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Environmental science and pollution research international

PFAS profiles in three North Sea top predators: metabolic differences among species?


PMID 23532533

Abstract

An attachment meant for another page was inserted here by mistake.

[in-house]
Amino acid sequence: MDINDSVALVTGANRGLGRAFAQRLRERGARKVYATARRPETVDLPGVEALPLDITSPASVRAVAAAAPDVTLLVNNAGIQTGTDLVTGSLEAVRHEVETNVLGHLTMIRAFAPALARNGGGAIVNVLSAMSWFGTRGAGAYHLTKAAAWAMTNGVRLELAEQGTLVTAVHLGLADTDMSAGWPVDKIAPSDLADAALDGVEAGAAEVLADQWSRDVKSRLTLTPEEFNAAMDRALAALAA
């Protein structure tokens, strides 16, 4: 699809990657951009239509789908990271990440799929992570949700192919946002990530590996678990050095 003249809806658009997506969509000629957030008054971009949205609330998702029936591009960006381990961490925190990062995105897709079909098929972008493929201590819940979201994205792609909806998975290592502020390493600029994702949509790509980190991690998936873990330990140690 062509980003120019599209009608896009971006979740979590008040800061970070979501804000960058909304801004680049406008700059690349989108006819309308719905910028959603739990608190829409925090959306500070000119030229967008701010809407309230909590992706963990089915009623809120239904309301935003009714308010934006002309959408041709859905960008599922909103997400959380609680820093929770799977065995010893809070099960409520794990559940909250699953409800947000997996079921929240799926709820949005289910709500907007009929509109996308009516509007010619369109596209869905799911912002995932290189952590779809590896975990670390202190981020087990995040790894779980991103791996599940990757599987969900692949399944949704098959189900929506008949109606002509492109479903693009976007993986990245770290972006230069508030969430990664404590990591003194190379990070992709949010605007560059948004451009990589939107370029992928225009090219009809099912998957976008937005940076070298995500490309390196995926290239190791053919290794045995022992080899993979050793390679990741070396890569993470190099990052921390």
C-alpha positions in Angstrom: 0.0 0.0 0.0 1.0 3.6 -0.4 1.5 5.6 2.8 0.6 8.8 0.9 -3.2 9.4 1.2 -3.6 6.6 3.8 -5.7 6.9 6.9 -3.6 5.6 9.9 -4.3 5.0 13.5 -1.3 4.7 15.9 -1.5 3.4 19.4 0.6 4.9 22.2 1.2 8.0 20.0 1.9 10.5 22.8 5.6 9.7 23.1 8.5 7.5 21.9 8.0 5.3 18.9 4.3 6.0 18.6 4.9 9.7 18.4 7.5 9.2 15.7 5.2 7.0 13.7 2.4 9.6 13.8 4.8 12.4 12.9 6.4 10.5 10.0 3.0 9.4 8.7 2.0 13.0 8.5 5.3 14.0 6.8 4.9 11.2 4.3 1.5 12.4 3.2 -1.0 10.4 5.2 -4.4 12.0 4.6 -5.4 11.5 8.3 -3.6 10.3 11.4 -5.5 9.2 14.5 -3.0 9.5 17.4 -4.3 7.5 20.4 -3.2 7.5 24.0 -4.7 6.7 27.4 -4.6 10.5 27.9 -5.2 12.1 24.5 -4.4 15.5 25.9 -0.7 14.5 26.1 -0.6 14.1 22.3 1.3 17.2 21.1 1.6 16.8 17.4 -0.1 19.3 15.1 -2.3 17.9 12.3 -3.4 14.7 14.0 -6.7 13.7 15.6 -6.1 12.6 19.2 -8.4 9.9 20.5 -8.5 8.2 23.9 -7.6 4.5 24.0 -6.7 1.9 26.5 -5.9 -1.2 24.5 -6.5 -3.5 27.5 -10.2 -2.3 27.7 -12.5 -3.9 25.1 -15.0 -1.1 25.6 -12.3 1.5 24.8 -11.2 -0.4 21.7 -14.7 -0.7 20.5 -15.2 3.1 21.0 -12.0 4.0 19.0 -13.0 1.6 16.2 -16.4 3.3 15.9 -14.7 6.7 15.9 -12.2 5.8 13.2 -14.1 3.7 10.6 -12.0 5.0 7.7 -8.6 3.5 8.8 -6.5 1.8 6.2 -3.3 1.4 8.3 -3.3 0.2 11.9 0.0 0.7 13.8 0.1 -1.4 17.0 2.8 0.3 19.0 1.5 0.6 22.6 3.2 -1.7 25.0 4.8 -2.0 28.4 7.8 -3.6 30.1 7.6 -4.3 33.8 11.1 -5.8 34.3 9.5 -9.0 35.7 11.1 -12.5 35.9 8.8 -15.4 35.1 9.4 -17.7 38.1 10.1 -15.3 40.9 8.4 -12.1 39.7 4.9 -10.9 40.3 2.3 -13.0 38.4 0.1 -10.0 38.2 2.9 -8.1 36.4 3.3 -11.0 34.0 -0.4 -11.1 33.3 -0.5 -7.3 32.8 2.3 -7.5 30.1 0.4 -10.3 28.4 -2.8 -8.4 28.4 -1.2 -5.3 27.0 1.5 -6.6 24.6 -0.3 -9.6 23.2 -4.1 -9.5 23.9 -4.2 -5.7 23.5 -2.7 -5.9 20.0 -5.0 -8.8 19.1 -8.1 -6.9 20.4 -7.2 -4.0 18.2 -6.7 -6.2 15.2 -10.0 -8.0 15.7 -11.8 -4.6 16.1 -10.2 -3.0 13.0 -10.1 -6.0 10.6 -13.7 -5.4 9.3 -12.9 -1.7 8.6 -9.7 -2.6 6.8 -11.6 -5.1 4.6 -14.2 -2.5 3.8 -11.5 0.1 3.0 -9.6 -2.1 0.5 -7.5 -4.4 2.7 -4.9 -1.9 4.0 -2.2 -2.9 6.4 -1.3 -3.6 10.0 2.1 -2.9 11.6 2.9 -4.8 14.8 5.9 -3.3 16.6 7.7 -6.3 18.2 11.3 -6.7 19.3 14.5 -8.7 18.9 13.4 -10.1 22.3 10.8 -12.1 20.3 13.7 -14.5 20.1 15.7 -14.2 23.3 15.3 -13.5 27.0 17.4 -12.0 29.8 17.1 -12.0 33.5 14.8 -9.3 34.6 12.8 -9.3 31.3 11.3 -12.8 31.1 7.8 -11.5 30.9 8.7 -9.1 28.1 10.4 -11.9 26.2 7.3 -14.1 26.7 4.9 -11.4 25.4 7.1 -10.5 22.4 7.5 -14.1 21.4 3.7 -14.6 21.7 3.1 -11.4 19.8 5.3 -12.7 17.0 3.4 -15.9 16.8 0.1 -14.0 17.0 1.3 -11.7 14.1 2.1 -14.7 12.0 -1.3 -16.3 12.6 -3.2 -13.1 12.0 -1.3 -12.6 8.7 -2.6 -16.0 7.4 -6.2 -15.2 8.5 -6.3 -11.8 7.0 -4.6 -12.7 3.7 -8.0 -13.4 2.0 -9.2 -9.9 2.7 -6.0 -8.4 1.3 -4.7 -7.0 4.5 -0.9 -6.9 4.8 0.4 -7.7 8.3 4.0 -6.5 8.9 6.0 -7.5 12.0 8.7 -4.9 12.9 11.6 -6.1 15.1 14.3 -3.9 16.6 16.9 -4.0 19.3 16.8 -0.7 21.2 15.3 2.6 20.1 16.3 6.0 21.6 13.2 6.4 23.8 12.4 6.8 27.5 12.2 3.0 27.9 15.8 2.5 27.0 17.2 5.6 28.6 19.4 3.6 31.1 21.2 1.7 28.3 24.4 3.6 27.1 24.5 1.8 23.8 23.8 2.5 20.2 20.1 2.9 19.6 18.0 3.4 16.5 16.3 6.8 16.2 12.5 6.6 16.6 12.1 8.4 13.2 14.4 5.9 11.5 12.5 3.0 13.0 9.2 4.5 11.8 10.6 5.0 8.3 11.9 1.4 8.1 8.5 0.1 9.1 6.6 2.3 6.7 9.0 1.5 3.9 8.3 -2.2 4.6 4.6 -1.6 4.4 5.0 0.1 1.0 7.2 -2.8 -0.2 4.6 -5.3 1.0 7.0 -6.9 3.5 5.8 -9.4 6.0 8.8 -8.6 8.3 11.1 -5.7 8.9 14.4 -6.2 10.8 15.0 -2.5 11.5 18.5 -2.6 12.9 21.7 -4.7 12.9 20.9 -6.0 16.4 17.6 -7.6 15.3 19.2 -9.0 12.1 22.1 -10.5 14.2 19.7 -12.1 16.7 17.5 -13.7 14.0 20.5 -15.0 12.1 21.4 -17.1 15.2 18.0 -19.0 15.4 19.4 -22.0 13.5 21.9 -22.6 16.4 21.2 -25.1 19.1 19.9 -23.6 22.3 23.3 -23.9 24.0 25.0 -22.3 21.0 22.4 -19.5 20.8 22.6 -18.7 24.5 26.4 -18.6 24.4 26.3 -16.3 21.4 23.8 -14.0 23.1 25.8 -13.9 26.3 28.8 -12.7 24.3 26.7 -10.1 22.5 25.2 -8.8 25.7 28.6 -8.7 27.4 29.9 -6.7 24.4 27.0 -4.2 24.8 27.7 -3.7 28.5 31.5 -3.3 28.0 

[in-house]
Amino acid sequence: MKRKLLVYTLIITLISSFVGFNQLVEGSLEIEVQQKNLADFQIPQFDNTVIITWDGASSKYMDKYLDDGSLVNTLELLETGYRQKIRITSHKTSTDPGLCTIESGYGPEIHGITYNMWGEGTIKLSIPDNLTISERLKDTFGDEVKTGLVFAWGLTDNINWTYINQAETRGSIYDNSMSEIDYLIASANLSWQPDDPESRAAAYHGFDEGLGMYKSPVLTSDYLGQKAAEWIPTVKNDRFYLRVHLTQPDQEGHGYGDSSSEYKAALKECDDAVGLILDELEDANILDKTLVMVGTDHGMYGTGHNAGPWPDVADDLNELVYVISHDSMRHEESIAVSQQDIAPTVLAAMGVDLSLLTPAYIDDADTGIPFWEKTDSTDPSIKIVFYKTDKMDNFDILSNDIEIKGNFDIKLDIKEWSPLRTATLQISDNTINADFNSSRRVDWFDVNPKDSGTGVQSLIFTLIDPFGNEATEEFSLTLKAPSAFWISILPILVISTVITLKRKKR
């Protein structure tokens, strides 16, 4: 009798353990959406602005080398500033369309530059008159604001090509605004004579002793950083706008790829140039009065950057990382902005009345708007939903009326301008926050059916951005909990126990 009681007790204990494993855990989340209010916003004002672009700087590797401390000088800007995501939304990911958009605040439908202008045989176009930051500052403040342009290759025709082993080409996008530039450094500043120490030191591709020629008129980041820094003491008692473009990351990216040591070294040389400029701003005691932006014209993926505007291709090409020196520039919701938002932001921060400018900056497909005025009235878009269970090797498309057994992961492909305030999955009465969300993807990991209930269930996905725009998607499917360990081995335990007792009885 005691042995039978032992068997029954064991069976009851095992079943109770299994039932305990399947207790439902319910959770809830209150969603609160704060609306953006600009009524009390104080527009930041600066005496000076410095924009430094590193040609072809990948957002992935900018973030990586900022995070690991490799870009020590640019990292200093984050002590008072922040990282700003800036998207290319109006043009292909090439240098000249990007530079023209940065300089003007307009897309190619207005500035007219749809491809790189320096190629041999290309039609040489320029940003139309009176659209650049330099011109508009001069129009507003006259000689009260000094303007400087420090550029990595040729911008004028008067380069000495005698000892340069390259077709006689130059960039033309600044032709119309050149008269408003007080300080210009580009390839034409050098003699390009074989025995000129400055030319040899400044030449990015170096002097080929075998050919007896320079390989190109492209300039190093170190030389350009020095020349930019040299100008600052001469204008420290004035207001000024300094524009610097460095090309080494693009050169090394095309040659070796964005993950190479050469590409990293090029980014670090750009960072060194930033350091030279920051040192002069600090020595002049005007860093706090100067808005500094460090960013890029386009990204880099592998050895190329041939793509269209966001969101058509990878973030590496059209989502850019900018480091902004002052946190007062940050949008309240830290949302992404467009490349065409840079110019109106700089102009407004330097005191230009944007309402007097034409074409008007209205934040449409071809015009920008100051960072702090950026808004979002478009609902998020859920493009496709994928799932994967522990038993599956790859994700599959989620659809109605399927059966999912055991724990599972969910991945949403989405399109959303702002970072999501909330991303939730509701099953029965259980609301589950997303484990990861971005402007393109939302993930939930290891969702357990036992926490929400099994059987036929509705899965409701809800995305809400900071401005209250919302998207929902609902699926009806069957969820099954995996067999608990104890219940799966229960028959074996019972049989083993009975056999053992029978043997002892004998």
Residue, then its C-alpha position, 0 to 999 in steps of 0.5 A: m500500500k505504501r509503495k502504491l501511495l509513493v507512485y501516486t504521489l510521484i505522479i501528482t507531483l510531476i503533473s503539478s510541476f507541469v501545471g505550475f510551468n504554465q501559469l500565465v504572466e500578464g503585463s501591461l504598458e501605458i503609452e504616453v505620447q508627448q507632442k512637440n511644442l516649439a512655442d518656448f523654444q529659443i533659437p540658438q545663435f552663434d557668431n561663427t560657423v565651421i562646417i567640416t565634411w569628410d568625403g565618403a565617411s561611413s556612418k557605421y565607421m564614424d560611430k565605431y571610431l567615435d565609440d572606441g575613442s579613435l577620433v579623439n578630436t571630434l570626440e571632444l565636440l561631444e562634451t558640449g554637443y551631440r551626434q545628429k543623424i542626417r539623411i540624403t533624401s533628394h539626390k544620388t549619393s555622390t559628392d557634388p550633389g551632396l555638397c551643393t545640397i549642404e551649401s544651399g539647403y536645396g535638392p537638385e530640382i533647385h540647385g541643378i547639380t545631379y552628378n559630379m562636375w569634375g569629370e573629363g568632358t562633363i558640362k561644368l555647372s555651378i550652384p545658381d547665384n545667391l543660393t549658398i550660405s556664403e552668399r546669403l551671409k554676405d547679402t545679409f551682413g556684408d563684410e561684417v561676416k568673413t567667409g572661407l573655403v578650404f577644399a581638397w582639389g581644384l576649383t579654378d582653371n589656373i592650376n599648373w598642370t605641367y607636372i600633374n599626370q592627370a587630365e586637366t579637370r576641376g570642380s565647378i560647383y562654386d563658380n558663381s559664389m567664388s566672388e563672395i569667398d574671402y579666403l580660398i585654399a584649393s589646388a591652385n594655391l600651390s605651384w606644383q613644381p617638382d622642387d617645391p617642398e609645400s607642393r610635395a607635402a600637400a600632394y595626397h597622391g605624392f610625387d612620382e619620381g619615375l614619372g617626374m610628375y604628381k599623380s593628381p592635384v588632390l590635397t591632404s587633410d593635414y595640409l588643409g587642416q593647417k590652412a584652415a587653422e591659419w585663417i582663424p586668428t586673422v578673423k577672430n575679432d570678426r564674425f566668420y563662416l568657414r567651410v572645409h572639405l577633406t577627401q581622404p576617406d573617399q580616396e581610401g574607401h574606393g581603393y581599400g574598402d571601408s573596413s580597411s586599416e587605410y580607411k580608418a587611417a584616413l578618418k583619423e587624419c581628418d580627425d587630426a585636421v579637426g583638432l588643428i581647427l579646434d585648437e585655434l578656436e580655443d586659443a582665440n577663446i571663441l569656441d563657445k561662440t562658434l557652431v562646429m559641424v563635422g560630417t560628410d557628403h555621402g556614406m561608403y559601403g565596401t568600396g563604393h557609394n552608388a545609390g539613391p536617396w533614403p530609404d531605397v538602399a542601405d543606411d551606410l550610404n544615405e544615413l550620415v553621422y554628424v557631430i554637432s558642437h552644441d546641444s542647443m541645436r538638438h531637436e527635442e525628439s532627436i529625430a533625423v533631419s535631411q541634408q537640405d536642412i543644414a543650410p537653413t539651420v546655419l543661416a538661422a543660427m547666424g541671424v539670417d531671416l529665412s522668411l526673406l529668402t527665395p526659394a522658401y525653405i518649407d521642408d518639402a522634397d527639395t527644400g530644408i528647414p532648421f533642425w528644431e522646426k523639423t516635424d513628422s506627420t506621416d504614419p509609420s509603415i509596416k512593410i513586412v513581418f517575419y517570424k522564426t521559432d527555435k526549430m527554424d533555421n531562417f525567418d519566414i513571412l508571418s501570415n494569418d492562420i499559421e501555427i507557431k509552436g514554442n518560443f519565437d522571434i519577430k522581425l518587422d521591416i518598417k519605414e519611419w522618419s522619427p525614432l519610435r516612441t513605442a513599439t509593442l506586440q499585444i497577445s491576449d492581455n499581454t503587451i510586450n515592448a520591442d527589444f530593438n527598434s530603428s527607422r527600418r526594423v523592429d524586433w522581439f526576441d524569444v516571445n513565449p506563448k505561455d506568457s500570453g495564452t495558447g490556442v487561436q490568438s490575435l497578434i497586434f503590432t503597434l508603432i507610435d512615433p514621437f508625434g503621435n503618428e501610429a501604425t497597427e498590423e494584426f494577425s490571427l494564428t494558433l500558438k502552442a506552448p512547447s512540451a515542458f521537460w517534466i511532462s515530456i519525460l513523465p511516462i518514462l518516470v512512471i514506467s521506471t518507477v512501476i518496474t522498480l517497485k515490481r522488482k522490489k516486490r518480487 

Profiles of seven compounds of perfluoro-alkyl substances (PFASs) were compared among three species of top predators from the Danish North Sea: the white-beaked dolphin (Lagenorhynchus albirostris), the harbor porpoise (Phocoena phocoena), and the harbor seal (Phoca vitulina). The seals had higher total burdens (757.8 ng g(-1) ww) than the dolphins (439.9 ng g(-1) ww) and the porpoises (355.8 ng g(-1) ww), probably a reflection of feeding closer to the shore and thus contamination sources. The most striking difference among the species was the relative contribution of perfluorooctanesulfonamide (PFOSA) to the profiles; the seals (0.1%) had much lower levels than porpoises (8.3%) and dolphins (26.0%). In combination with the values obtained from the literature, this result indicates that Carnivora species including Pinnipedia have a much higher capacity of transforming PFOSA to perfluorooctane sulfonic acid (PFOS) than cetacean species. Another notable difference among the species was that the two smaller species (seals and porpoises) with supposedly higher metabolic rates had lower concentrations of the perfluorinated carboxylic acids, which are generally more easily excreted than perfluorinated sulfonamides. Species-specific characteristics should be recognized when PFAS contamination in marine mammals is investigated, for example, several previous studies of PFASs in cetaceans have not quantified PFOSA.

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